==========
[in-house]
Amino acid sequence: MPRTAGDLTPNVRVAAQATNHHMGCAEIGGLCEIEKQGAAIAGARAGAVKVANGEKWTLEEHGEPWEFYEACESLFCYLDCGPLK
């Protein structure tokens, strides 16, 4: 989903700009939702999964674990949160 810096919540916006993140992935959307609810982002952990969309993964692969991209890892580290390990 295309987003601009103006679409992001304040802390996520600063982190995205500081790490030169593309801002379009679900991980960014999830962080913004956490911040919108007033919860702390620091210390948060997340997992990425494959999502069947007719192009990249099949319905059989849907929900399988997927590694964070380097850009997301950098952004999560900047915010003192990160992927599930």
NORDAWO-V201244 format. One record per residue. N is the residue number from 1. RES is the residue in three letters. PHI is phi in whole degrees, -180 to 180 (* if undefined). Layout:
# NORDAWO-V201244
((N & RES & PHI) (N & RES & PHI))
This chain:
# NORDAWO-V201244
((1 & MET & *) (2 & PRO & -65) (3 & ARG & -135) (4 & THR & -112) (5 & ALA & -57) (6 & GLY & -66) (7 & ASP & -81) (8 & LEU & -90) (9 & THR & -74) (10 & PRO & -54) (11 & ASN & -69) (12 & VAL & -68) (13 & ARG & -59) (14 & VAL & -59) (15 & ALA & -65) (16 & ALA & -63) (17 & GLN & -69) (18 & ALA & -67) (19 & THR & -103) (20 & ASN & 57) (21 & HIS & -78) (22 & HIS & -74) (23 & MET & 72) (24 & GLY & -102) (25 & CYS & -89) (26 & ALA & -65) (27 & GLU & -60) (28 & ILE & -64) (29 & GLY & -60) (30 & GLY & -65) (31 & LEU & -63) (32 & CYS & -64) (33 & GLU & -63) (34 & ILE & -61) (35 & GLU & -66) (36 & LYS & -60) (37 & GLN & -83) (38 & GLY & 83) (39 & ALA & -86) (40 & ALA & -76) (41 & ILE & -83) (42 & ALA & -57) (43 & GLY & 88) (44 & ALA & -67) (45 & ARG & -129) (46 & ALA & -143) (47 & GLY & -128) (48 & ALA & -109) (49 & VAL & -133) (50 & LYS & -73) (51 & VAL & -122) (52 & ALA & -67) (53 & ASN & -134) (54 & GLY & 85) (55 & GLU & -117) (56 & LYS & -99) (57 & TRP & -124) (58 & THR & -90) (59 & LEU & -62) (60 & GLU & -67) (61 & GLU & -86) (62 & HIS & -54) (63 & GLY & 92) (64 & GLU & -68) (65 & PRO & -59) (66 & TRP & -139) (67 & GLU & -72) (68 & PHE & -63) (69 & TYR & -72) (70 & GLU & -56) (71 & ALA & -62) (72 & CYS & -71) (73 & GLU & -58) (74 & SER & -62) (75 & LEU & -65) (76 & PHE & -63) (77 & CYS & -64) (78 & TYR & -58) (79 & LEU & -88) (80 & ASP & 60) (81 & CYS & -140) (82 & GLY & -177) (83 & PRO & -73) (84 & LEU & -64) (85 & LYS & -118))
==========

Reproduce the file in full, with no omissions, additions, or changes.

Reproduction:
[in-house]
Amino acid sequence: MPRTAGDLTPNVRVAAQATNHHMGCAEIGGLCEIEKQGAAIAGARAGAVKVANGEKWTLEEHGEPWEFYEACESLFCYLDCGPLK
């Protein structure tokens, strides 16, 4: 989903700009939702999964674990949160 810096919540916006993140992935959307609810982002952990969309993964692969991209890892580290390990 295309987003601009103006679409992001304040802390996520600063982190995205500081790490030169593309801002379009679900991980960014999830962080913004956490911040919108007033919860702390620091210390948060997340997992990425494959999502069947007719192009990249099949319905059989849907929900399988997927590694964070380097850009997301950098952004999560900047915010003192990160992927599930």
NORDAWO-V201244 format. One record per residue. N is the residue number from 1. RES is the residue in three letters. PHI is phi in whole degrees, -180 to 180 (* if undefined). Layout:
# NORDAWO-V201244
((N & RES & PHI) (N & RES & PHI))
This chain:
# NORDAWO-V201244
((1 & MET & *) (2 & PRO & -65) (3 & ARG & -135) (4 & THR & -112) (5 & ALA & -57) (6 & GLY & -66) (7 & ASP & -81) (8 & LEU & -90) (9 & THR & -74) (10 & PRO & -54) (11 & ASN & -69) (12 & VAL & -68) (13 & ARG & -59) (14 & VAL & -59) (15 & ALA & -65) (16 & ALA & -63) (17 & GLN & -69) (18 & ALA & -67) (19 & THR & -103) (20 & ASN & 57) (21 & HIS & -78) (22 & HIS & -74) (23 & MET & 72) (24 & GLY & -102) (25 & CYS & -89) (26 & ALA & -65) (27 & GLU & -60) (28 & ILE & -64) (29 & GLY & -60) (30 & GLY & -65) (31 & LEU & -63) (32 & CYS & -64) (33 & GLU & -63) (34 & ILE & -61) (35 & GLU & -66) (36 & LYS & -60) (37 & GLN & -83) (38 & GLY & 83) (39 & ALA & -86) (40 & ALA & -76) (41 & ILE & -83) (42 & ALA & -57) (43 & GLY & 88) (44 & ALA & -67) (45 & ARG & -129) (46 & ALA & -143) (47 & GLY & -128) (48 & ALA & -109) (49 & VAL & -133) (50 & LYS & -73) (51 & VAL & -122) (52 & ALA & -67) (53 & ASN & -134) (54 & GLY & 85) (55 & GLU & -117) (56 & LYS & -99) (57 & TRP & -124) (58 & THR & -90) (59 & LEU & -62) (60 & GLU & -67) (61 & GLU & -86) (62 & HIS & -54) (63 & GLY & 92) (64 & GLU & -68) (65 & PRO & -59) (66 & TRP & -139) (67 & GLU & -72) (68 & PHE & -63) (69 & TYR & -72) (70 & GLU & -56) (71 & ALA & -62) (72 & CYS & -71) (73 & GLU & -58) (74 & SER & -62) (75 & LEU & -65) (76 & PHE & -63) (77 & CYS & -64) (78 & TYR & -58) (79 & LEU & -88) (80 & ASP & 60) (81 & CYS & -140) (82 & GLY & -177) (83 & PRO & -73) (84 & LEU & -64) (85 & LYS & -118))